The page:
Johannesburg - Traffic police have impounded 65 cars affiliated with internet ride-sharing service Uber in Cape Town during January so far.
On January 6 2015, Fin24 reported that traffic police had impounded 34 Uber vehicles at that stage because the service’s drivers didn’t have the right permits to operate in the Western Cape.
But the number of Uber partner cars impounded since then has almost doubled.
“A total of 78 sedan taxis were impounded for January 2015 of which 65 were Uber sedans,” Maxine Jordaan, a City of Cape Town Inspector for Traffic Services, told Fin24.
Cape Town city officials want Uber drivers to apply for metered taxi licences from the Western Cape province’s transport department.
Previously, a moratorium was in place until December 2014 that didn’t enforce the metered taxi licence requirement on Uber drivers. But the city has since decided to enforce this requirement.
Uber officials in South Africa have questioned whether a metered licence is appropriate for the internet ride-sharing service as Uber differs from traditional metered taxi operations.
For instance, Uber does not employ the drivers or the owners of the cars but partners with them. Also, no cash is exchanged between an Uber driver and passenger as the service’s mobile app instead calculates the fare according to distance travelled, and then deducts the amount from a passenger’s credit card.
Different South African cities also vary regarding their regulatory approach to Uber.
Earlier this month, the Uber General Manager for Johannesburg, Alon Lits, told Fin24 that partner drivers of the internet ride-sharing company are required to have chartered services operating licences in Johannesburg.
Lits said these chartered services operating licences are less onerous to obtain than metered taxi licences.
Uber in talks with Cape Town officials
Uber General Manager for Cape Town, Anthony le Roux, told Fin24 that the internet service is in discussion with the city regarding a way forward.
"We'll probably be in a much better position around this time next week to give some more concrete answers on where we are at,” le Roux told Fin24 on Tuesday.
"We're in a constructive dialogue here with the city and we're working through a series of meetings with them,” le Roux said.
Uber’s le Roux also told Fin24 that additional vehicles affiliated with the service have been impounded since January 6 2015 but he did not want to disclose details regarding the exact number of vehicles.
However, he added that Uber has been engaging with the Western Cape province since March last year and the City of Cape Town “fairly shortly afterwards” in an attempt to deal with the problem.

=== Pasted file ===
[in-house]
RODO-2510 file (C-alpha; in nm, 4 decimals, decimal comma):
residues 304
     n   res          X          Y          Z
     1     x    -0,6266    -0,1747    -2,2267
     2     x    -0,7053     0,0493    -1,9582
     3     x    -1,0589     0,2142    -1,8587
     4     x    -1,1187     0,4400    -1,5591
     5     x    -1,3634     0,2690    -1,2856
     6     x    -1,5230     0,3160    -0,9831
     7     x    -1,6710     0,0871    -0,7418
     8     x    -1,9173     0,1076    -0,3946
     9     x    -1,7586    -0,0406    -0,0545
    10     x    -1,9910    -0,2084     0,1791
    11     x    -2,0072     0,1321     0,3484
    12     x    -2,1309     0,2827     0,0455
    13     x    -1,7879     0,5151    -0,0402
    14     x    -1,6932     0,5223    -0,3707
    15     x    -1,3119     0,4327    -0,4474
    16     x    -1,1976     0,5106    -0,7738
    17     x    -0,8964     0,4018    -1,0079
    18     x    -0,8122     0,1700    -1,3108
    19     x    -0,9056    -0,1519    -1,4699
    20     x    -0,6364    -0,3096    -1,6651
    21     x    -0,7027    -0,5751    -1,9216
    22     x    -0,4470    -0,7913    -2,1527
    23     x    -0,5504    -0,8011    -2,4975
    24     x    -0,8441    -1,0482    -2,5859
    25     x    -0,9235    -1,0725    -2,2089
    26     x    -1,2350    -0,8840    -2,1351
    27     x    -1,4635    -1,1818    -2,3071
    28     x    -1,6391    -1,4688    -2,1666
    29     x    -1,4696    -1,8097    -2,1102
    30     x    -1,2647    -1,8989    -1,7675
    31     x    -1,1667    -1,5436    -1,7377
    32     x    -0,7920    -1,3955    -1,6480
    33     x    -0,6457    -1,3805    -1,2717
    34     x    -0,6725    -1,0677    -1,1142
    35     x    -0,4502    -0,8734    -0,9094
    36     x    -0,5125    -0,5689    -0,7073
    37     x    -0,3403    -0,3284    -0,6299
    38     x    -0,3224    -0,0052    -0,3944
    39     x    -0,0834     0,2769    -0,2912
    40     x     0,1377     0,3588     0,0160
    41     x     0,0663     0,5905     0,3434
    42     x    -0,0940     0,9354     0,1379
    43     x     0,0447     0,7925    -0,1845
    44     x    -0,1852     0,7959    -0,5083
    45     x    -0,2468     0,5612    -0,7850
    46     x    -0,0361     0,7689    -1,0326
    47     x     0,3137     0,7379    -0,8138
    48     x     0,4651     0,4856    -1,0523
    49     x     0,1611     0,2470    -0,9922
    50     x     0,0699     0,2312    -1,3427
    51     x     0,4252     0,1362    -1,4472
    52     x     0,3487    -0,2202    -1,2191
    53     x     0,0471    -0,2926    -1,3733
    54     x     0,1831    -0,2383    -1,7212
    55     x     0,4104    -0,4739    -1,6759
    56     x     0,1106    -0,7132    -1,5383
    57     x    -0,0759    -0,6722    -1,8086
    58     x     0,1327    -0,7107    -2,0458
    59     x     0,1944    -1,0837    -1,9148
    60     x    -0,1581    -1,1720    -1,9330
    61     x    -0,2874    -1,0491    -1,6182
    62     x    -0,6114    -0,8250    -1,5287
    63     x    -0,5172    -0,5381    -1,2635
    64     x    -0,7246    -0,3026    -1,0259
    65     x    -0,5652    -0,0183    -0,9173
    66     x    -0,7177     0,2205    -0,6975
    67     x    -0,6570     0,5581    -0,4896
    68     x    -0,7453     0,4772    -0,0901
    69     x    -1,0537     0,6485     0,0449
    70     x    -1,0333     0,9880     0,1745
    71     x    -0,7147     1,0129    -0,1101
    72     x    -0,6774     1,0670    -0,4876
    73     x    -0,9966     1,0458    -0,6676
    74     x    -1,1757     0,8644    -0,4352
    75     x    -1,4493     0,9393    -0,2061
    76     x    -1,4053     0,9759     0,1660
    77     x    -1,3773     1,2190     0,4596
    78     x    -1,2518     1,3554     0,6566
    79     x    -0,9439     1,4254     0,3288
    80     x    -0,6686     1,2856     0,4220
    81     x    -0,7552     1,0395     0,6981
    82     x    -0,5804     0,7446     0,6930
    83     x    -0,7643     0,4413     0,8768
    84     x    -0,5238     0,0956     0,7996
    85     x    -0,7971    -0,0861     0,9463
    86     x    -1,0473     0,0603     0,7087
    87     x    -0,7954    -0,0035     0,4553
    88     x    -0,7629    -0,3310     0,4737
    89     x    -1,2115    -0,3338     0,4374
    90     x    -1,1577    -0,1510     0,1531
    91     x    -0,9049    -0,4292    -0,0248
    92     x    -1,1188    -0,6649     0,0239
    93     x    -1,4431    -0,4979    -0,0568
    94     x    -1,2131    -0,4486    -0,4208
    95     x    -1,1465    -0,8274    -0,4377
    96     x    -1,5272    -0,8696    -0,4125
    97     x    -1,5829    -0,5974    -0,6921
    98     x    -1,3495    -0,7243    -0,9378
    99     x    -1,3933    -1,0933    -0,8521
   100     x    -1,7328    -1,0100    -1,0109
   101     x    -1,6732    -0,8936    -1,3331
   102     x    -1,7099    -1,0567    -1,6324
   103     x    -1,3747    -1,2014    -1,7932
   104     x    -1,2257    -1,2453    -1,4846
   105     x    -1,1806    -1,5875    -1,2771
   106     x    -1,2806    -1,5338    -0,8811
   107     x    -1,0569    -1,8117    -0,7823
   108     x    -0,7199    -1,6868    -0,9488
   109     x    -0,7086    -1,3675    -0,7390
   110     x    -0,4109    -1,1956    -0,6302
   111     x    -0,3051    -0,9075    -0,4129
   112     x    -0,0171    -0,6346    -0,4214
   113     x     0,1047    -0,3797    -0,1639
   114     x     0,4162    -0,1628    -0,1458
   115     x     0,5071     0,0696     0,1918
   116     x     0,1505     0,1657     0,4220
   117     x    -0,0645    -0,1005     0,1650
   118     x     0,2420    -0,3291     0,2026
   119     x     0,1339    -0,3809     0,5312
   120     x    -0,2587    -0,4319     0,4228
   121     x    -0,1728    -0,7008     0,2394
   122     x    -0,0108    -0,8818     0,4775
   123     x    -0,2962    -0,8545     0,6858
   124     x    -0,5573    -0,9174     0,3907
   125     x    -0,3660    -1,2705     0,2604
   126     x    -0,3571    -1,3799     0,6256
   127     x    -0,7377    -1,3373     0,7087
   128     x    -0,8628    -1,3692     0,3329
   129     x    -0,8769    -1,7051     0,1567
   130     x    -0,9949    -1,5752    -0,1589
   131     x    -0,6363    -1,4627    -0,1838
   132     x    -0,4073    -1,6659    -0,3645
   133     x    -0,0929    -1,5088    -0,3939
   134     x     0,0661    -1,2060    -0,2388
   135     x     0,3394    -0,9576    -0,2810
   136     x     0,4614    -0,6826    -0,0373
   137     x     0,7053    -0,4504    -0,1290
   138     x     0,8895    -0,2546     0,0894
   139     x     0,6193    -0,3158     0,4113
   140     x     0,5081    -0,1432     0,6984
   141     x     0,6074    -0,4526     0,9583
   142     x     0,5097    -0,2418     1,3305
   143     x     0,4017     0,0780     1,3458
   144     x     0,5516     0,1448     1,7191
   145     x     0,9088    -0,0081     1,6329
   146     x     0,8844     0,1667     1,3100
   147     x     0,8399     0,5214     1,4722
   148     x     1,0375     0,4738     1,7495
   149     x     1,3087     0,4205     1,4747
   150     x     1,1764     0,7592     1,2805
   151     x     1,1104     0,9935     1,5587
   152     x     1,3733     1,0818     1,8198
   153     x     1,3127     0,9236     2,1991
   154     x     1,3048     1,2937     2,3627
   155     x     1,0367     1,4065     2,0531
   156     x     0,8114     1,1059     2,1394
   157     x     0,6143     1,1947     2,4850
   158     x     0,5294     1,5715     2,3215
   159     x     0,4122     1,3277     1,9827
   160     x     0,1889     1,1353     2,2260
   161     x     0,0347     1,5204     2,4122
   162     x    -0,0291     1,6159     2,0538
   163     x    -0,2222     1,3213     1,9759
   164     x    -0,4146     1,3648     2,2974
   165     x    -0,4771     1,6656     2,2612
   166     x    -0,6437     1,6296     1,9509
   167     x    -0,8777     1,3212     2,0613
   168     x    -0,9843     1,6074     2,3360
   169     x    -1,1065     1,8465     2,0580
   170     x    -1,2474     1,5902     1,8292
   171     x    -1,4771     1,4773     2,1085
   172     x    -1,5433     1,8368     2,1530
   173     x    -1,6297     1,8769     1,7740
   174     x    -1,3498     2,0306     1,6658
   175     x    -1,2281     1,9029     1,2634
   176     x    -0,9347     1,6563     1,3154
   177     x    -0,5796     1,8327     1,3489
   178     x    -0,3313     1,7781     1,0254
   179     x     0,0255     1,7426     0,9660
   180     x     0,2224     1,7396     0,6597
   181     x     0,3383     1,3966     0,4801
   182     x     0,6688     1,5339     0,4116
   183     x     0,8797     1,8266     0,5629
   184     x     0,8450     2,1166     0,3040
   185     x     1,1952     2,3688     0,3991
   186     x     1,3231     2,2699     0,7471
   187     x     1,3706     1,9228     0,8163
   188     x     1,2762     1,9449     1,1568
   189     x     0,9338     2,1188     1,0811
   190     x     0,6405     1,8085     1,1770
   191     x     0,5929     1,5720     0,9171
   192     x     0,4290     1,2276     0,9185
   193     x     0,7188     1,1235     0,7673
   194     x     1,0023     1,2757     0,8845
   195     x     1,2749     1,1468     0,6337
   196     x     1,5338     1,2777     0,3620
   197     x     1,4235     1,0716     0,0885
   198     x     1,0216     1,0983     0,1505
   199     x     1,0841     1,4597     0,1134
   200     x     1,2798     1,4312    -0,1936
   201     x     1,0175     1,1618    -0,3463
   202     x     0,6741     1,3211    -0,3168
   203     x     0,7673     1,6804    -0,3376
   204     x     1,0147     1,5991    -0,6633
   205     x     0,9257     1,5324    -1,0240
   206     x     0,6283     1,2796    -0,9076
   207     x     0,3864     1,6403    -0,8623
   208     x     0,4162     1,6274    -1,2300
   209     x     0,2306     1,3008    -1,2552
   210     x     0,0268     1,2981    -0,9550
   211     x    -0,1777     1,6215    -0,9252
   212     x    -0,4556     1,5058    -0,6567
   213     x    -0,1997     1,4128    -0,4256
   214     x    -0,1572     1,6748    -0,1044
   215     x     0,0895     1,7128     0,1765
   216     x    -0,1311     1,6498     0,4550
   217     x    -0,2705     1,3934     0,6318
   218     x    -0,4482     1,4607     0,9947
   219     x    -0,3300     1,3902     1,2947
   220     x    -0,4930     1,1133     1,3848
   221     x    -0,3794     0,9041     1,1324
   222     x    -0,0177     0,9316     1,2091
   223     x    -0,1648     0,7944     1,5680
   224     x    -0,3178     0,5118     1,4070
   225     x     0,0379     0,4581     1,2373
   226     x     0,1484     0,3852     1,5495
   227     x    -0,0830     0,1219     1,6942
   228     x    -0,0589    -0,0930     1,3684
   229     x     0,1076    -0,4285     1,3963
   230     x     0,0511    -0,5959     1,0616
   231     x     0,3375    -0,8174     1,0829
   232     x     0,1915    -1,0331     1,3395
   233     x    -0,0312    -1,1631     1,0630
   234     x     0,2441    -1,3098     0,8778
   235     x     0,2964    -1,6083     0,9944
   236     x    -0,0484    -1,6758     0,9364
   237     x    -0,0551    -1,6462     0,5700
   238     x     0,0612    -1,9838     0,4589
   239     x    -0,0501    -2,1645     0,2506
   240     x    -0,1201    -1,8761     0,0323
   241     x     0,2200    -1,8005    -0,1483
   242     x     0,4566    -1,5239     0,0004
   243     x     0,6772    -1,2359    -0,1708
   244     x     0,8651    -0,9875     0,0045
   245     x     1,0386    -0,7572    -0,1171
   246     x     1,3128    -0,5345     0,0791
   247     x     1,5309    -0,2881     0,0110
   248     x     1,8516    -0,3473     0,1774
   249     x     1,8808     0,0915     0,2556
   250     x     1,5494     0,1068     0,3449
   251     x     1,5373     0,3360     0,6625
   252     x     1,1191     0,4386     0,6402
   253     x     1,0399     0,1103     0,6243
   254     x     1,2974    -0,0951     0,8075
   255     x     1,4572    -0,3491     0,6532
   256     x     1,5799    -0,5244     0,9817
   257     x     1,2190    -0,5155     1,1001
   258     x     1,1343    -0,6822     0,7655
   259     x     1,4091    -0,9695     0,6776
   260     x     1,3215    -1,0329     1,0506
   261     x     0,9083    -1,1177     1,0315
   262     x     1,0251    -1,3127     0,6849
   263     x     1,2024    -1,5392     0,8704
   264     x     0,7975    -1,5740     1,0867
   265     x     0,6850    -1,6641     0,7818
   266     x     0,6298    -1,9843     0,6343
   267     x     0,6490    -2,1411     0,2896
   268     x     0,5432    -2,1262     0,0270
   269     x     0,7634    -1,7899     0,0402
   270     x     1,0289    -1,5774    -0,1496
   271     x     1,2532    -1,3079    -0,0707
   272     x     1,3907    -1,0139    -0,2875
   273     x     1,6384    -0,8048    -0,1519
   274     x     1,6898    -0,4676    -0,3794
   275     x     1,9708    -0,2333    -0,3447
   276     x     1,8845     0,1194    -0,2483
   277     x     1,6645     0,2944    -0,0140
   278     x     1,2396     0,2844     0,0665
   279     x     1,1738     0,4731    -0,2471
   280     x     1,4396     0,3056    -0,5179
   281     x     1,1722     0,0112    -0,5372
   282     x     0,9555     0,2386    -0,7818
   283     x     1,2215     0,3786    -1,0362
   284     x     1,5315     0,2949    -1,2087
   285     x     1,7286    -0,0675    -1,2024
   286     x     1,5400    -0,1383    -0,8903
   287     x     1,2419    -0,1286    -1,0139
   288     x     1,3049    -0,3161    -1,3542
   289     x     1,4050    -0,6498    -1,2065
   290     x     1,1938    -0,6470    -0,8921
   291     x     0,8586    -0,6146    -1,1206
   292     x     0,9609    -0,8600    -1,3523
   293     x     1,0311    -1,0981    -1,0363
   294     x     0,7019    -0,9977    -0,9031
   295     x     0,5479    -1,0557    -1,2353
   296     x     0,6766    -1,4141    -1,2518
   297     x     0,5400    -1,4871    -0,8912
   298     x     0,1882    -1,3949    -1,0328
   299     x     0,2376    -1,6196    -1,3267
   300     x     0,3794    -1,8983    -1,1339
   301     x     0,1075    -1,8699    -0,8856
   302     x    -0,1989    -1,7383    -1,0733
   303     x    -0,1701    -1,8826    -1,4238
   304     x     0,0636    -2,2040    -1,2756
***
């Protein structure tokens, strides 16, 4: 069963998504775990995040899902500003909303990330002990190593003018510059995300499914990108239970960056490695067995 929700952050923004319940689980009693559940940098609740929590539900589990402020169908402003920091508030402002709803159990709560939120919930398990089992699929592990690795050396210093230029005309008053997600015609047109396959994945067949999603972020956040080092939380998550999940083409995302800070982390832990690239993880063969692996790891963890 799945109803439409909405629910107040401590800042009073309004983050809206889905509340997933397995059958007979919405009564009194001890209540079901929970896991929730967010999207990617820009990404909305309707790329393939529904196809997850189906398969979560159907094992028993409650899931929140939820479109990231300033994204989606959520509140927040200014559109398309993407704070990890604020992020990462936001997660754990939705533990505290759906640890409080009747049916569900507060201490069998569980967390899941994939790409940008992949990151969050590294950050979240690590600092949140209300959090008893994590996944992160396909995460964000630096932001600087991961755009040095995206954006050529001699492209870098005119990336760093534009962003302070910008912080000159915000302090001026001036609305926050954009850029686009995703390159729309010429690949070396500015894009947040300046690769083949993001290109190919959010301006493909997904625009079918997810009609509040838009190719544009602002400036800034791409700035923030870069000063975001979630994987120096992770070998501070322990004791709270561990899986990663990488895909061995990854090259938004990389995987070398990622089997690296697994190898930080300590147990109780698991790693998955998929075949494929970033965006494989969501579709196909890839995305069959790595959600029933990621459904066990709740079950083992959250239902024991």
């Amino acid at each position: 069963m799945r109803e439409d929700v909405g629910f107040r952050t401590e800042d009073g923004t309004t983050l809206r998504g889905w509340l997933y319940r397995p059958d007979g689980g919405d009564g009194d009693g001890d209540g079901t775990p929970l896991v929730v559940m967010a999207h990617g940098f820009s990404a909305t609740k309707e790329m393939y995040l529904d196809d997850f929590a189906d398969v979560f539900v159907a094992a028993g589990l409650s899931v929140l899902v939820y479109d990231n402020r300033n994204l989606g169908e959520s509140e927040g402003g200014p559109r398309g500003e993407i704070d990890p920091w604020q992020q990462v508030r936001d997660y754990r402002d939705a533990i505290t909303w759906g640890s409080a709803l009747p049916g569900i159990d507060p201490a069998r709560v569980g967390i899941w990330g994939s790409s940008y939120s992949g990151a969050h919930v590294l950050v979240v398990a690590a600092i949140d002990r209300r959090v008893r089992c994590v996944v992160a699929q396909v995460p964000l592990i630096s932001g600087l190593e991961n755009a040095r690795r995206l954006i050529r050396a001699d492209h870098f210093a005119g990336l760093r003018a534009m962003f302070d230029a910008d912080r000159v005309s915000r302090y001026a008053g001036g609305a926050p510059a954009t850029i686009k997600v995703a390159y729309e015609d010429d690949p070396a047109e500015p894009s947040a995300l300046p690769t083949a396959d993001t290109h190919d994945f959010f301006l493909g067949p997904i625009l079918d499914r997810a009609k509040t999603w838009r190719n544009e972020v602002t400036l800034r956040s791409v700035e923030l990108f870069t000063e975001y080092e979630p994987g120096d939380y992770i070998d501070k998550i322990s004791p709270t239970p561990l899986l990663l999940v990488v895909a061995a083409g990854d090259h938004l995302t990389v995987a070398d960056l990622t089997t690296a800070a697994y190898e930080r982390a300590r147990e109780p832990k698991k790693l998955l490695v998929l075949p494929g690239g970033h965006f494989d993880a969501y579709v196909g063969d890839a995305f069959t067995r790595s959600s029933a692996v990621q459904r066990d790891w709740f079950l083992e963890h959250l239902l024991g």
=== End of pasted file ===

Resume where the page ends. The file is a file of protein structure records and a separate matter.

Richard Bosman, the City of Cape Town manager for safety and security, also told Fin24 that “I can confirm that the city via Councillor Herron has indicated that the city is prepared to engage with Uber taxis to find a solution to this matter”.
Metered taxi licences
Uber partner drivers have, in the meantime, started applying for metered taxi licences in Cape Town.
“We've tried to do as much as we can on our side to work through this licensing process and get the drivers to operate within the licensing framework. But fundamentally if you look at the moratorium that was essentially on the granting of new operating licences, that only opened up on the December 1 2014,” le Roux told Fin24.
Le Roux said some Uber drivers have applied for the metered taxi permit but have been rejected on the first round of this process, which, for example, requires drivers to motivate a business case.
On the other hand, le Roux also told Fin24 that feedback has not been provided yet to other Uber drivers who have applied for the metered taxi permit.
"And I suspect that that's a function of figuring out where we're going land with the city on a final solution and I would expect them to get feedback on those licences post that solution that we develop with the city,” he said.
The Uber Cape Town general manager, though, did not want to disclose as to how many of its partner drivers in the city have applied for the metered taxi permits.
Global regulatory pressures
It’s not only Cape Town where Uber is facing regulatory pressure.
Uber is also banned in Thailand, the city of Madrid in Spain and Seoul in South Korea for not complying with local laws.
Uber is also facing regulatory scrutiny in Singapore, The Netherlands, Indonesia, Vietnam and Canadian city Toronto.
The service has even previously been banned in New Delhi in India where an Uber driver allegedly raped a passenger. In December, an Uber driver was also charged with rape in the US city of Boston.